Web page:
Brecht: The Practical Man of the Theatre

Interview with Tom Kuhn: Part 2

Tom Kuhn is Professor of Twentieth-Century German Literature and Fellow of St Hugh’s College. His main research interests are in political literature in the 20th century. He has worked particularly on Bertolt Brecht, and is the series editor of the main English-language edition of Brecht’s works.

Connections to the GCSE, AS and A level specifications

  • Theatrical style
  • Methods of creating, developing, rehearsing and performing

PC: The idea of mediating: guiding the audience to a message, often leads people to think of Brecht’s theatre as quite straight-laced and dull.

TK: No playwright can afford to be a dull teacher. No one is going to listen to your messages unless you can get them into the theatre in the first place. Lots of people tend to treat Verfremdung as ‘alienation’ in the sense of putting people off. Avoiding emotional engagement and entertainment. Just dull rationalism. But there is nothing in Brecht that is about that. I mean most Brecht is colourful, funny, lively stuff; but people overlook that because they come so blinkered by all these ideas.

PC: So you think an emphasis on facts and terminology can hinder a student’s understanding of Brecht?

TK: Obviously there are facts. There are things that you can get right and things that you can get wrong. I wouldn’t want to banish that from teaching, quite the contrary. But the facts are much more to do with historical circumstances. Knowing a little bit about the life and context in which he worked. It is, for example, a fact that Brecht never used the word Verfremdung when directing his own plays. That’s a useful fact. That perhaps suggests that we shouldn’t start reading Brecht by starting with that word or starting with those theoretical ideas. He was much more a practical man of the theatre and the relationship between the theory and the practice was always one of:

  • Let’s do it like this and see if it works.
  • Let’s reflect on how we’ve done it and see if we can explain how we’ve done it.
  • Let’s use that explanation and try it again.

So there is a back and forth between the ideas – I might prefer not to say theory at all – the ideas about the theatre and the practice of the theatre are a continual back and forth. Whereas so often it is taught or presented in books as if there was “A Theory” and that the plays are a realisation of the theory, and that is simply nonsense.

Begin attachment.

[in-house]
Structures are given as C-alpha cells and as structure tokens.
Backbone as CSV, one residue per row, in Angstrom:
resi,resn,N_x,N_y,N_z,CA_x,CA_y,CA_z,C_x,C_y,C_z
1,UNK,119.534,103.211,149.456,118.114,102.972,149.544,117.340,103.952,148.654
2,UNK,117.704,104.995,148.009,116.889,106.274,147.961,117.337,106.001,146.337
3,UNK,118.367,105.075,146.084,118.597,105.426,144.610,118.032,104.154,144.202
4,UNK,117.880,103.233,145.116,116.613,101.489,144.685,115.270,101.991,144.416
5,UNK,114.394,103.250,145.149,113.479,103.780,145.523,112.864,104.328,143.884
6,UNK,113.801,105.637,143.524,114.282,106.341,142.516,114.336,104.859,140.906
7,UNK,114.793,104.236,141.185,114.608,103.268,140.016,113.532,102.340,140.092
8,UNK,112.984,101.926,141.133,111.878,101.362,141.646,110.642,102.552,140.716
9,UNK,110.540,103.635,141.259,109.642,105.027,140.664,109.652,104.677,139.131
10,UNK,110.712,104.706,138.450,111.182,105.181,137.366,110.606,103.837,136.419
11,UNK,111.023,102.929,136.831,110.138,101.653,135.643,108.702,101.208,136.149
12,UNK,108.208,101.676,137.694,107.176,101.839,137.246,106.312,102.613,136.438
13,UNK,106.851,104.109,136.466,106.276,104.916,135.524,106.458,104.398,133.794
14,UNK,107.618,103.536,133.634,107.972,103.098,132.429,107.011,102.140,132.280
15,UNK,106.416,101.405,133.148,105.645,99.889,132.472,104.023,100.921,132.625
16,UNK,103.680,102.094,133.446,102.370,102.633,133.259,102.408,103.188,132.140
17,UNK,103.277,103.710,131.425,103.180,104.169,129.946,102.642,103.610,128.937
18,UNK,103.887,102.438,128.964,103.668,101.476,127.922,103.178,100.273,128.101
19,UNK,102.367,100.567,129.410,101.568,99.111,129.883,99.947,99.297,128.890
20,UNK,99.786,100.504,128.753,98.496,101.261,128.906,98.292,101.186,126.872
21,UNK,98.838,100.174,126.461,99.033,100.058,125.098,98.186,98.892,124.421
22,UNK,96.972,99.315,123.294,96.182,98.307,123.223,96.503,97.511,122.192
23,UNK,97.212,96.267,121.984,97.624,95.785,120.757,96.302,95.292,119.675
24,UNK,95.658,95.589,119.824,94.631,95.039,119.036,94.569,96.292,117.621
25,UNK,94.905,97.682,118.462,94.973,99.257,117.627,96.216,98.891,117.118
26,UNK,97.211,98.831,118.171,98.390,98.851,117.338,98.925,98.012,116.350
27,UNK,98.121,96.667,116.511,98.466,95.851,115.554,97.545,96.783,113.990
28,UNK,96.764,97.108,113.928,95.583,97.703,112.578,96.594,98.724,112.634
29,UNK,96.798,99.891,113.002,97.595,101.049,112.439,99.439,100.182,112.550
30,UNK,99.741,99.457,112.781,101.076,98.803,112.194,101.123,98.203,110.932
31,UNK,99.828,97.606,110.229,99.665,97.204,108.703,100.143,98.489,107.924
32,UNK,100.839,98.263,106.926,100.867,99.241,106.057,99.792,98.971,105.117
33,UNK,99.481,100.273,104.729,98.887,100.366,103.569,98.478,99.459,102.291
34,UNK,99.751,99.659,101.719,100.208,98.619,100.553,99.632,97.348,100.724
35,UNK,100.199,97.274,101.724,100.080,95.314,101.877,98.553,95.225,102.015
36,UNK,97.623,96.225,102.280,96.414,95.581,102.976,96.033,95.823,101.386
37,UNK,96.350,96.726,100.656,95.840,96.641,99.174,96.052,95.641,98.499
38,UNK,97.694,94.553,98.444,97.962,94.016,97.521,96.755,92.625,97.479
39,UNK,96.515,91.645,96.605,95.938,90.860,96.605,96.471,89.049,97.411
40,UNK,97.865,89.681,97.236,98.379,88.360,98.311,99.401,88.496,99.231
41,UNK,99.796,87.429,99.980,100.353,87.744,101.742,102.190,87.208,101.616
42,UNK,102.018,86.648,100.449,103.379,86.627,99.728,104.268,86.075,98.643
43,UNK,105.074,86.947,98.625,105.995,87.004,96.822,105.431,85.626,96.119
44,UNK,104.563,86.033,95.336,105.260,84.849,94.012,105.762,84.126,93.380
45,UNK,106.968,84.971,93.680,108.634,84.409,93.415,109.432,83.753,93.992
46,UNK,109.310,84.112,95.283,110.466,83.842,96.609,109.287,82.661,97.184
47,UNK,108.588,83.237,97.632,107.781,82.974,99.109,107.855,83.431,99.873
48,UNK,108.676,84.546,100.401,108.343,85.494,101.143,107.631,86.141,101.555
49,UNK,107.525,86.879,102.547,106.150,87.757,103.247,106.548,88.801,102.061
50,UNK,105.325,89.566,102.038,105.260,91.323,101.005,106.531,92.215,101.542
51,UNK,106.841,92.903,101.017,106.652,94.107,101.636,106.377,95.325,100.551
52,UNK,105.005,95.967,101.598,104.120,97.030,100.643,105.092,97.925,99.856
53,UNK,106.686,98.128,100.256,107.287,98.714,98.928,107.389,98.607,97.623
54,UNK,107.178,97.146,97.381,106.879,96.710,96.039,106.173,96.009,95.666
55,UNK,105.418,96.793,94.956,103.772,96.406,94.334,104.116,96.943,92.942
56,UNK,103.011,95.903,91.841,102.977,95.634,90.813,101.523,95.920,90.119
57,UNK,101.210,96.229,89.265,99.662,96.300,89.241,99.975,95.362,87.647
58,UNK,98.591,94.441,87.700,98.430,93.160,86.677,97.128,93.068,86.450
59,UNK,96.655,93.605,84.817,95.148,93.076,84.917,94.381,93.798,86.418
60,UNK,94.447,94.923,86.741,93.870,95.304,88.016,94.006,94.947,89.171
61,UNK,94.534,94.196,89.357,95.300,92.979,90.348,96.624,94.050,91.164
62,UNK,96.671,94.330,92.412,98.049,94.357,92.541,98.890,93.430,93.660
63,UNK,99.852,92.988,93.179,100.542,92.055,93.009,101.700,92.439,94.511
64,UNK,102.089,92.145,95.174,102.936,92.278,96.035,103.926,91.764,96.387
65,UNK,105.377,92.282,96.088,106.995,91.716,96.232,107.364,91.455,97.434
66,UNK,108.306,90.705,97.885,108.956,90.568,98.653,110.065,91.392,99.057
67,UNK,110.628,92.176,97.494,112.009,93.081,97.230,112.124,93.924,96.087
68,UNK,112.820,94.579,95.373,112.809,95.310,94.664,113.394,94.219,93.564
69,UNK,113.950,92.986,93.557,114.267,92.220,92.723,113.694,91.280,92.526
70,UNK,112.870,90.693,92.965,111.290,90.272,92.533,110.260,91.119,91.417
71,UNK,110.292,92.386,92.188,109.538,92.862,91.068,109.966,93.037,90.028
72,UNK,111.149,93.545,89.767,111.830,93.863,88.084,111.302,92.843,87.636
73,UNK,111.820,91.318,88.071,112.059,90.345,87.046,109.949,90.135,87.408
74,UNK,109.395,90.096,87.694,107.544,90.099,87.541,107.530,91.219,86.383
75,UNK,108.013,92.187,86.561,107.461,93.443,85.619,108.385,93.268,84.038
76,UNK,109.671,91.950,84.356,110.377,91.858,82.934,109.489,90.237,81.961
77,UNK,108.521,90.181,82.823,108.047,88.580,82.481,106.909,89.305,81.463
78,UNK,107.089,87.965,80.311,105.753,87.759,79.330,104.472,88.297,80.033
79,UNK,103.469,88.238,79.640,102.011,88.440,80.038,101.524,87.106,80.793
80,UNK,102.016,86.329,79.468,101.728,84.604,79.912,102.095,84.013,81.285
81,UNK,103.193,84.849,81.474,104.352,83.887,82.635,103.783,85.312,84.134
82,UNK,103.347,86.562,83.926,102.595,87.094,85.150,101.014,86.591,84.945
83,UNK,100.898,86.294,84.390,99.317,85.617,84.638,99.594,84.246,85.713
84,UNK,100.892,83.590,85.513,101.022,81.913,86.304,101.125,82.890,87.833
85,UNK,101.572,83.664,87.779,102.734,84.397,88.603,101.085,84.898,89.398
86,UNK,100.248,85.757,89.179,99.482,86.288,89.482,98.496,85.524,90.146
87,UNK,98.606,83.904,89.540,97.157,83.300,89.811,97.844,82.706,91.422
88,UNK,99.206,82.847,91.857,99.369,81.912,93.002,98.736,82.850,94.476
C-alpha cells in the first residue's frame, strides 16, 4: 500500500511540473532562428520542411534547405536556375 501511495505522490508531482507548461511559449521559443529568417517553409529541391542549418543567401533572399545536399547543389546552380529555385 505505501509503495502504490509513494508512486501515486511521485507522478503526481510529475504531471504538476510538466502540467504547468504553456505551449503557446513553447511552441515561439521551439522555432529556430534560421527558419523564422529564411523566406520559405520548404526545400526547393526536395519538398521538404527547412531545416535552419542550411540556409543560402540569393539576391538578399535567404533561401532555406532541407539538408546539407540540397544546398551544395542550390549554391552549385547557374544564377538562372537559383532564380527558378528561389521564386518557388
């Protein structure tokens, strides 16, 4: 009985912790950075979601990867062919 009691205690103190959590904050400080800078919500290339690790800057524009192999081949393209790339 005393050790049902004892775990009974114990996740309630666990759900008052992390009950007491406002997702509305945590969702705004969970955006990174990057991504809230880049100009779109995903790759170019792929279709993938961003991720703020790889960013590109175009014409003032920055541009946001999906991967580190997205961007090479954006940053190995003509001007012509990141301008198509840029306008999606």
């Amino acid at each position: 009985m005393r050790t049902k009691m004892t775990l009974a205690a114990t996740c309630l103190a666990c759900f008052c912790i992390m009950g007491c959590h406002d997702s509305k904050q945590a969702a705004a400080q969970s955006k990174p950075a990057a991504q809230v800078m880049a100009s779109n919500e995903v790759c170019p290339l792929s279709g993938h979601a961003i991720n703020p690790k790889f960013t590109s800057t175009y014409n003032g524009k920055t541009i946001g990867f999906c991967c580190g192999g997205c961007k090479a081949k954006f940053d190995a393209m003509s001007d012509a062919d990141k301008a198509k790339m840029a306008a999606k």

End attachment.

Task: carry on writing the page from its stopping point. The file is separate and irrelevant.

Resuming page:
PC: Could the reasons behind the misunderstanding lie in his context as well? Is it tied in with his exile? Because he wasn’t able to gain popularity in the USA, so he had to communicate his ideas in written words, through the Organon and the Modelbooks.

TK: I don’t want to go to far the other way. He was a man who had a theoretical bent. He liked to reflect upon how he did things. But it’s not completely systematic: he doesn’t create a theoretical grid which you can then place over his work to explain it. It’s much more a back and forth approach between the his ideas and his practice.

PC: Would you agree that Brecht has quite a scientific approach to theatre then?

TK: The word ‘scientific’ is always a bit difficult. The German word can mean ‘to do with knowledge and understanding’. But ‘scientific’ is the only word we really have. For Brecht it is above all a sort of experimental method. I think that is also something that people overlook or underestimate. That nearly every one of Brecht’s works is a different sort of experiment. They’re not all the same, and he is not always trying to do the same thing. It depends on his own circumstances, but it’s also just that he is always testing things. It is a creative inclination: let’s try and see what happens if we do it this way.


  • Brecht is colourful, funny and lively. No one is going to listen to your messages unless they come to the theatre in the first place.
  • Brecht never used the word Verfremdung when directing his own plays.
  • Brecht thought of the practice of the theatre as a continual back and forth between experiment and theory. He did not have one set theory.
  • Nearly every one of Brecht’s works is a different sort of experiment.

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